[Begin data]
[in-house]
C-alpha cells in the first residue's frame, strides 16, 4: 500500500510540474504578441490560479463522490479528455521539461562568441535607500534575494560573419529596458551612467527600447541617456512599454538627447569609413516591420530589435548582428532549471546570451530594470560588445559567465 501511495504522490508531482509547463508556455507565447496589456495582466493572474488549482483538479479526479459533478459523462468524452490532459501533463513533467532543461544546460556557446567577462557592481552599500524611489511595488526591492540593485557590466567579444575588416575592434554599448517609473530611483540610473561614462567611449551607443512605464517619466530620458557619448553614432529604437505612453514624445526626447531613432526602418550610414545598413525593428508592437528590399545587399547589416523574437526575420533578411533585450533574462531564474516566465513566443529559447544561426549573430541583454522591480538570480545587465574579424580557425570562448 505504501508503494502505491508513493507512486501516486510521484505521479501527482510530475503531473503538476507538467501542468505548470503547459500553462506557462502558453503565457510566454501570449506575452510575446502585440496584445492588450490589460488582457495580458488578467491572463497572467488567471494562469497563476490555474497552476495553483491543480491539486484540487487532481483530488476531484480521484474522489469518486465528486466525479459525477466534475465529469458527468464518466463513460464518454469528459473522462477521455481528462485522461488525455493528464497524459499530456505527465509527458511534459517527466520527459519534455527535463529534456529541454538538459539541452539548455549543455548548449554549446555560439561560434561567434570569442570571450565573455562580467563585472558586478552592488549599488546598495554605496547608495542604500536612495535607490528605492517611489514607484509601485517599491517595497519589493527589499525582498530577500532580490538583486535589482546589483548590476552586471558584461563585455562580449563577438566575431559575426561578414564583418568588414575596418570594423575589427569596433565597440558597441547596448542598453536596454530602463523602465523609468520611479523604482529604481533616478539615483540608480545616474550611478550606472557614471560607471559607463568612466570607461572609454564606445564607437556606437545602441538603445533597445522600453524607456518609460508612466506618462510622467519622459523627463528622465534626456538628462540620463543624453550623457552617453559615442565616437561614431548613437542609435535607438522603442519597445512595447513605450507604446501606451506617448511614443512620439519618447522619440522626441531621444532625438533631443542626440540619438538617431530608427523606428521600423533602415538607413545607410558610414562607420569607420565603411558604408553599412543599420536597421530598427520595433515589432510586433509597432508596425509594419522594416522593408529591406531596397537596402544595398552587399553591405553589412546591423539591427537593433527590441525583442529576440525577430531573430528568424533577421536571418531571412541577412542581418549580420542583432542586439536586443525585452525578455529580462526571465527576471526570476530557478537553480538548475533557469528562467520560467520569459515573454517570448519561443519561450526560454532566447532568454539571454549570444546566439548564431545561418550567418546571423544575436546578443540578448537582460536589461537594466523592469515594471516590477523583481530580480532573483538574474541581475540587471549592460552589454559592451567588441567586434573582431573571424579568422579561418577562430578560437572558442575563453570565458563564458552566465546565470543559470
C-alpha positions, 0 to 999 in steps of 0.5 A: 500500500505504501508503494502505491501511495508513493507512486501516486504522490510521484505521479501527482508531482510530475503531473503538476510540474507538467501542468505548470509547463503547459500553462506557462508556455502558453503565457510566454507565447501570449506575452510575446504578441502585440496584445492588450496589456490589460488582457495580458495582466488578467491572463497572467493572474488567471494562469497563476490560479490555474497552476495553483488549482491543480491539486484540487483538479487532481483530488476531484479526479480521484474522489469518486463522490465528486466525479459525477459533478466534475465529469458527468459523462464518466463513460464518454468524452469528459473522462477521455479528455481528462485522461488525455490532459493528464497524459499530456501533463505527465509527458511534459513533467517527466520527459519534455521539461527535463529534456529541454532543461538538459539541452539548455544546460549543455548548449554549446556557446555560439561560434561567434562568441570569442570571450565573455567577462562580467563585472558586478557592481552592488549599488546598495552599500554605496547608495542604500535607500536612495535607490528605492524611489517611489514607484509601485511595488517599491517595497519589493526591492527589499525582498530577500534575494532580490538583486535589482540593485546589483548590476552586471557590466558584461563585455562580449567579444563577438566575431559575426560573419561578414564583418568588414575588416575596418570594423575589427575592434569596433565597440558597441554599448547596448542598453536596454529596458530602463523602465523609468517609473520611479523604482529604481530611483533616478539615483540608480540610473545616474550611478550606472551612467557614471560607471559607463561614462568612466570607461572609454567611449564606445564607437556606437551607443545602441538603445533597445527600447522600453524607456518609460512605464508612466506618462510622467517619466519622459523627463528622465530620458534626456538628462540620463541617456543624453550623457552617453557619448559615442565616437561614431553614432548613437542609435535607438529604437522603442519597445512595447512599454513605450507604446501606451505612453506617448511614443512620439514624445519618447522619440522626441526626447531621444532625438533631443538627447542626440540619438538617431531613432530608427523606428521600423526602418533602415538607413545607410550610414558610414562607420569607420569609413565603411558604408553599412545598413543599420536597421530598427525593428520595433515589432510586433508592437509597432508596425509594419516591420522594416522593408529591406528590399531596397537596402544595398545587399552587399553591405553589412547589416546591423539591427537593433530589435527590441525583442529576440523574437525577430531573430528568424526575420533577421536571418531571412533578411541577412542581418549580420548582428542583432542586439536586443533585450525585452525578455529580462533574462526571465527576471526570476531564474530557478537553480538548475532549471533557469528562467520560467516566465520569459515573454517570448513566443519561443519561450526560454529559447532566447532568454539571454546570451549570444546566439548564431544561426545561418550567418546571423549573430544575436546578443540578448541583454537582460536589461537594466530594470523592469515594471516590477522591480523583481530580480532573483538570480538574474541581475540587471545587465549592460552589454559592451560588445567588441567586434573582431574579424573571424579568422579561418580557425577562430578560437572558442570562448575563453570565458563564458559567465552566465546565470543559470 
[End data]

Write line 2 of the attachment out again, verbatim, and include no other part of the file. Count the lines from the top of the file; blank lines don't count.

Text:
C-alpha cells in the first residue's frame, strides 16, 4: 500500500510540474504578441490560479463522490479528455521539461562568441535607500534575494560573419529596458551612467527600447541617456512599454538627447569609413516591420530589435548582428532549471546570451530594470560588445559567465 501511495504522490508531482509547463508556455507565447496589456495582466493572474488549482483538479479526479459533478459523462468524452490532459501533463513533467532543461544546460556557446567577462557592481552599500524611489511595488526591492540593485557590466567579444575588416575592434554599448517609473530611483540610473561614462567611449551607443512605464517619466530620458557619448553614432529604437505612453514624445526626447531613432526602418550610414545598413525593428508592437528590399545587399547589416523574437526575420533578411533585450533574462531564474516566465513566443529559447544561426549573430541583454522591480538570480545587465574579424580557425570562448 505504501508503494502505491508513493507512486501516486510521484505521479501527482510530475503531473503538476507538467501542468505548470503547459500553462506557462502558453503565457510566454501570449506575452510575446502585440496584445492588450490589460488582457495580458488578467491572463497572467488567471494562469497563476490555474497552476495553483491543480491539486484540487487532481483530488476531484480521484474522489469518486465528486466525479459525477466534475465529469458527468464518466463513460464518454469528459473522462477521455481528462485522461488525455493528464497524459499530456505527465509527458511534459517527466520527459519534455527535463529534456529541454538538459539541452539548455549543455548548449554549446555560439561560434561567434570569442570571450565573455562580467563585472558586478552592488549599488546598495554605496547608495542604500536612495535607490528605492517611489514607484509601485517599491517595497519589493527589499525582498530577500532580490538583486535589482546589483548590476552586471558584461563585455562580449563577438566575431559575426561578414564583418568588414575596418570594423575589427569596433565597440558597441547596448542598453536596454530602463523602465523609468520611479523604482529604481533616478539615483540608480545616474550611478550606472557614471560607471559607463568612466570607461572609454564606445564607437556606437545602441538603445533597445522600453524607456518609460508612466506618462510622467519622459523627463528622465534626456538628462540620463543624453550623457552617453559615442565616437561614431548613437542609435535607438522603442519597445512595447513605450507604446501606451506617448511614443512620439519618447522619440522626441531621444532625438533631443542626440540619438538617431530608427523606428521600423533602415538607413545607410558610414562607420569607420565603411558604408553599412543599420536597421530598427520595433515589432510586433509597432508596425509594419522594416522593408529591406531596397537596402544595398552587399553591405553589412546591423539591427537593433527590441525583442529576440525577430531573430528568424533577421536571418531571412541577412542581418549580420542583432542586439536586443525585452525578455529580462526571465527576471526570476530557478537553480538548475533557469528562467520560467520569459515573454517570448519561443519561450526560454532566447532568454539571454549570444546566439548564431545561418550567418546571423544575436546578443540578448537582460536589461537594466523592469515594471516590477523583481530580480532573483538574474541581475540587471549592460552589454559592451567588441567586434573582431573571424579568422579561418577562430578560437572558442575563453570565458563564458552566465546565470543559470